In an annual press conference on the year ahead, held on 23 January, ESA’s director-general Josef Aschbacher detailed a spate of technical and political challenges that are severely hampering Europe’s ability to launch satellites and other craft. Among these are the loss of European access to Russia’s Soyuz rockets, because of the Russian invasion of Ukraine and the European responses to it. “That means that as of mid this year, we do not have guaranteed access to space for use of our European launchers, and this is a huge problem for us, for all of us” Aschbacher said.
Vega-C and Ariane 6
In addition to the Russian freeze-out, ESA has suffered several technical launch failures since 2019, Aschbacher reminded the press. Last year, the inaugural flight of the Vega-C rocket went off without a hitch in July, but in December another Vega-C mission ended in failure and the destruction of the launcher after a sudden decrease in pressure, the cause of which is still being investigated.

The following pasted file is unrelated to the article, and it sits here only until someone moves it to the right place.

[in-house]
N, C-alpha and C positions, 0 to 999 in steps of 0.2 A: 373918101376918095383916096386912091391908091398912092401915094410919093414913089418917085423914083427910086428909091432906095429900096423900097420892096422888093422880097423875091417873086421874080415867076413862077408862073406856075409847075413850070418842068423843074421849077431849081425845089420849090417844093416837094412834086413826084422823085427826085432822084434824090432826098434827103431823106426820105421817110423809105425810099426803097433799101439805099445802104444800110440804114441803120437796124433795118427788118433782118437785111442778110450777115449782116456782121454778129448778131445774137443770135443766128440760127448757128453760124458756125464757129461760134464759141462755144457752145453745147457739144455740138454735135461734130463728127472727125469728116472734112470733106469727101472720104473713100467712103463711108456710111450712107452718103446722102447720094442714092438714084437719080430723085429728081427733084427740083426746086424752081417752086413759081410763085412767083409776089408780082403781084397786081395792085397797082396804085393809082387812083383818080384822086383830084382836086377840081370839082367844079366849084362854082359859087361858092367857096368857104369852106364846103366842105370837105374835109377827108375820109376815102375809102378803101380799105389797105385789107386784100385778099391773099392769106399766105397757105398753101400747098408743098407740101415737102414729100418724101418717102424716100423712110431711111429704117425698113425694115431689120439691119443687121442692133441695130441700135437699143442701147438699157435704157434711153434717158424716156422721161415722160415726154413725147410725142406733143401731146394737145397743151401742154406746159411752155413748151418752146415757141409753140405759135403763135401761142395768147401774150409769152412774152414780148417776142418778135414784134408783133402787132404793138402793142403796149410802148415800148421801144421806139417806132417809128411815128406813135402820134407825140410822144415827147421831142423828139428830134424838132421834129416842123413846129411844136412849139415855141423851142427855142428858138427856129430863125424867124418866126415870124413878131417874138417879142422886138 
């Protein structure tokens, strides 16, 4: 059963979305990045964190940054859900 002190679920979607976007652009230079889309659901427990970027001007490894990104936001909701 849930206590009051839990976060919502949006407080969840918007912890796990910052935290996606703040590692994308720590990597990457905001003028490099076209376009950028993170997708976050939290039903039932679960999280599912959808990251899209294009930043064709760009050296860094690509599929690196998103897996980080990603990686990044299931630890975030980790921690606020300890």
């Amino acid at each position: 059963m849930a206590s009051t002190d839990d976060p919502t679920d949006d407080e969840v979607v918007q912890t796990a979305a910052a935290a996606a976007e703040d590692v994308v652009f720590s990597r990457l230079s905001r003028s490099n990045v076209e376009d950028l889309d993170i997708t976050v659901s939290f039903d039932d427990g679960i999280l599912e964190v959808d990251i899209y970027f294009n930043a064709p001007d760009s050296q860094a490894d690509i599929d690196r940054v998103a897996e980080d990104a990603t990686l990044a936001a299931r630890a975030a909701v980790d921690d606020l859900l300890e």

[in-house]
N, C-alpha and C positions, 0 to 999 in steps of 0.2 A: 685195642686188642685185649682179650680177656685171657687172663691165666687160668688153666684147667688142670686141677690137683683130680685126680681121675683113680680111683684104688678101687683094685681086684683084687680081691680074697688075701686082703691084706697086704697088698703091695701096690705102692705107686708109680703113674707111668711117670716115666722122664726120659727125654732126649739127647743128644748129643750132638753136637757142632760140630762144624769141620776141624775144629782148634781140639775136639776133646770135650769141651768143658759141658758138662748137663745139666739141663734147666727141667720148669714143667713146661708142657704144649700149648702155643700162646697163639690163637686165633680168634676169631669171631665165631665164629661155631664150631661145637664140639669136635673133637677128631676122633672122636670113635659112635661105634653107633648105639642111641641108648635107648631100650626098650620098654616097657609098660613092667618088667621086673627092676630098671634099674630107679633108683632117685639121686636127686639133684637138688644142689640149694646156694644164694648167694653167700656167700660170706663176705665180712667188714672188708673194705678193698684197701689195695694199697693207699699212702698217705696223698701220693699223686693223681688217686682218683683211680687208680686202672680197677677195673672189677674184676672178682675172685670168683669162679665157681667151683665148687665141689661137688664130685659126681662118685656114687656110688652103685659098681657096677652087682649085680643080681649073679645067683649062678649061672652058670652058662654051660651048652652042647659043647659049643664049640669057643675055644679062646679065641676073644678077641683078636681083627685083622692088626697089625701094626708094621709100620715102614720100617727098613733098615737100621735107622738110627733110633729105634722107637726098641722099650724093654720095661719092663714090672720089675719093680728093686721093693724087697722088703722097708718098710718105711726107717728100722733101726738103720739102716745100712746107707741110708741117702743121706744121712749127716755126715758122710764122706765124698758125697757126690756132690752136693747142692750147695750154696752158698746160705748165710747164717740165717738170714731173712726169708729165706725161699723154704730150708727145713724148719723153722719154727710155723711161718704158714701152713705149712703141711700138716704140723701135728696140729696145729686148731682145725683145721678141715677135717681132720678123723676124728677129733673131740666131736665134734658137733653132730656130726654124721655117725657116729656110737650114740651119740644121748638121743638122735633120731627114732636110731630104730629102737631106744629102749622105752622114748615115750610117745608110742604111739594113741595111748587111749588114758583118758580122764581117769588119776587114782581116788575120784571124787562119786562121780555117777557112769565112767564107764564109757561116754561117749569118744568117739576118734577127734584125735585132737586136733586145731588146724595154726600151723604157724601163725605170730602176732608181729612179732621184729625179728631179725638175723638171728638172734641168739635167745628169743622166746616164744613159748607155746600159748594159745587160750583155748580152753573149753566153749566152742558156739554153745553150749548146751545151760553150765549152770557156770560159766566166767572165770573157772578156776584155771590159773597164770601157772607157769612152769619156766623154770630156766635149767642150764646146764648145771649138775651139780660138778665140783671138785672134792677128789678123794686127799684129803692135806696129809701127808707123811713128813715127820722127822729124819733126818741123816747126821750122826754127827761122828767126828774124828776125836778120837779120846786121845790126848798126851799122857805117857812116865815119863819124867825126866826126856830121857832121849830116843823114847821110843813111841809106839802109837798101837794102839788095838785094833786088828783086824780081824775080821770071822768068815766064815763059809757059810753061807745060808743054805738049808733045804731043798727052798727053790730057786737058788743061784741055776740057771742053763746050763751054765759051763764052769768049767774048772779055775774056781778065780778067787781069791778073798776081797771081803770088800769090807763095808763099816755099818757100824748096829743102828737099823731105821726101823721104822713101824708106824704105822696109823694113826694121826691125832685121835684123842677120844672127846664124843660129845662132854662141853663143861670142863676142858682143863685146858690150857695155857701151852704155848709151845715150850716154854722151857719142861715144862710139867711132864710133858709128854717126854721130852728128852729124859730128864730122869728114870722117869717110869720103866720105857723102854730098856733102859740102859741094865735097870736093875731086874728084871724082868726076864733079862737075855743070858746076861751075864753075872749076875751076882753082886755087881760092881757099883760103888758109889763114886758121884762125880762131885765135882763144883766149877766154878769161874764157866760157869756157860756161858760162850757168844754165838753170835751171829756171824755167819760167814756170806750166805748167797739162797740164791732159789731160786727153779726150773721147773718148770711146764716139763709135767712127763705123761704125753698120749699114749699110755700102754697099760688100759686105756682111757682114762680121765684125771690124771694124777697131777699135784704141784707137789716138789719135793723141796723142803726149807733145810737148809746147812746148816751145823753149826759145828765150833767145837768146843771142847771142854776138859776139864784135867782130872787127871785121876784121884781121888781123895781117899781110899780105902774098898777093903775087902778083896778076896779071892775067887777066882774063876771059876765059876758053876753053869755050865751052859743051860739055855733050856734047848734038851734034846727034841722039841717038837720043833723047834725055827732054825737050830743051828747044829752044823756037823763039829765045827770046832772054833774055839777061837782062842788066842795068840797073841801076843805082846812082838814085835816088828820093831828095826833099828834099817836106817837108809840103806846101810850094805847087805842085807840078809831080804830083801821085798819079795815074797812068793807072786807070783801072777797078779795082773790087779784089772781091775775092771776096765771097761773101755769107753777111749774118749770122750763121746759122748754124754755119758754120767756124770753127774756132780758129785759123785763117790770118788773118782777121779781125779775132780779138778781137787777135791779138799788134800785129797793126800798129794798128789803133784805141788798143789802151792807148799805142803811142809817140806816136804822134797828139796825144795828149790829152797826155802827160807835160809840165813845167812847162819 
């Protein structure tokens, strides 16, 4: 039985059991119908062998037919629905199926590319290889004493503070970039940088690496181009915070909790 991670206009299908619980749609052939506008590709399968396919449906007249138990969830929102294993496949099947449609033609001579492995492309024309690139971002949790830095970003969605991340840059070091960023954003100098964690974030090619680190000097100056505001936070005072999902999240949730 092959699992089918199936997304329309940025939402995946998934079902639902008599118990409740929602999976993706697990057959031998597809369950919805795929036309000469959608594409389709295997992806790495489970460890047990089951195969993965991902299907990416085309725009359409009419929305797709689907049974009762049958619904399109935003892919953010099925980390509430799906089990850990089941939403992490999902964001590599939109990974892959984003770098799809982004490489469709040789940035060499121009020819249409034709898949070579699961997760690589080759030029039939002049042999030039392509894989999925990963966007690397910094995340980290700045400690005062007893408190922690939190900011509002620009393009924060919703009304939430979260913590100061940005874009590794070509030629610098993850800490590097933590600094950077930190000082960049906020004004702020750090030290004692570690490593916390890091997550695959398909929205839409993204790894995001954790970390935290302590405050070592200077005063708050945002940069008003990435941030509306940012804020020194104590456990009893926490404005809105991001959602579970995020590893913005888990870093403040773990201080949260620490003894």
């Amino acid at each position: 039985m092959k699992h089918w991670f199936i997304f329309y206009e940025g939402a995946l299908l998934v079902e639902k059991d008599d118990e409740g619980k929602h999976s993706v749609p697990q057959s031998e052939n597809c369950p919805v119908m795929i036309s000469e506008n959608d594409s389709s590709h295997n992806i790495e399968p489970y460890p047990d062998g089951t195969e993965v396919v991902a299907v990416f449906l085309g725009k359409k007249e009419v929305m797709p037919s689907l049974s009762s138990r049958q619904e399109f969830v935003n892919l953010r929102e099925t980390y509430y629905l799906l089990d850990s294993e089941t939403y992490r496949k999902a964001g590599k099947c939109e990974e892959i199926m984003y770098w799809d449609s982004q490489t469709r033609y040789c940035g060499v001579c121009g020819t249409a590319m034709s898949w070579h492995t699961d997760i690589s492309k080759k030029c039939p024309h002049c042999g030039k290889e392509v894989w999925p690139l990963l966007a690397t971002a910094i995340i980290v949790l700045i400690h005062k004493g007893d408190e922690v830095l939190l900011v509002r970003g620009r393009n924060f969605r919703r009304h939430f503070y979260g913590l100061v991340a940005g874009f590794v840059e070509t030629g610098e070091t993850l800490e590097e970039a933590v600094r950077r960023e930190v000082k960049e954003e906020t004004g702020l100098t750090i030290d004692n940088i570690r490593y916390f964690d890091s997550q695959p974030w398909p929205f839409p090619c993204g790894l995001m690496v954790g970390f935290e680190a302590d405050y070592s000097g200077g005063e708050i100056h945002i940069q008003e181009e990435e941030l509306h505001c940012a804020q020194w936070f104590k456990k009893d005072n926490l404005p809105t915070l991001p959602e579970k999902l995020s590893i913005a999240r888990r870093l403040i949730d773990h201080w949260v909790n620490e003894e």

Aschbacher said the agency was taking “several measures…to make sure we put everything on the management side on track to proceed and advance as quick as we can” with improving European access to space. As well as the work on Vega-C and Ariane 6, he said ESA would support the development of small, mini or micro-European launchers, capable of lofting payloads of up to one ton. ESA is exploring the use of a competition to launch payloads with such launchers, he said. But more generally on the transportation problems, he warned: “We need to really work on this to get back, to guarantee access to space for Europe again.”
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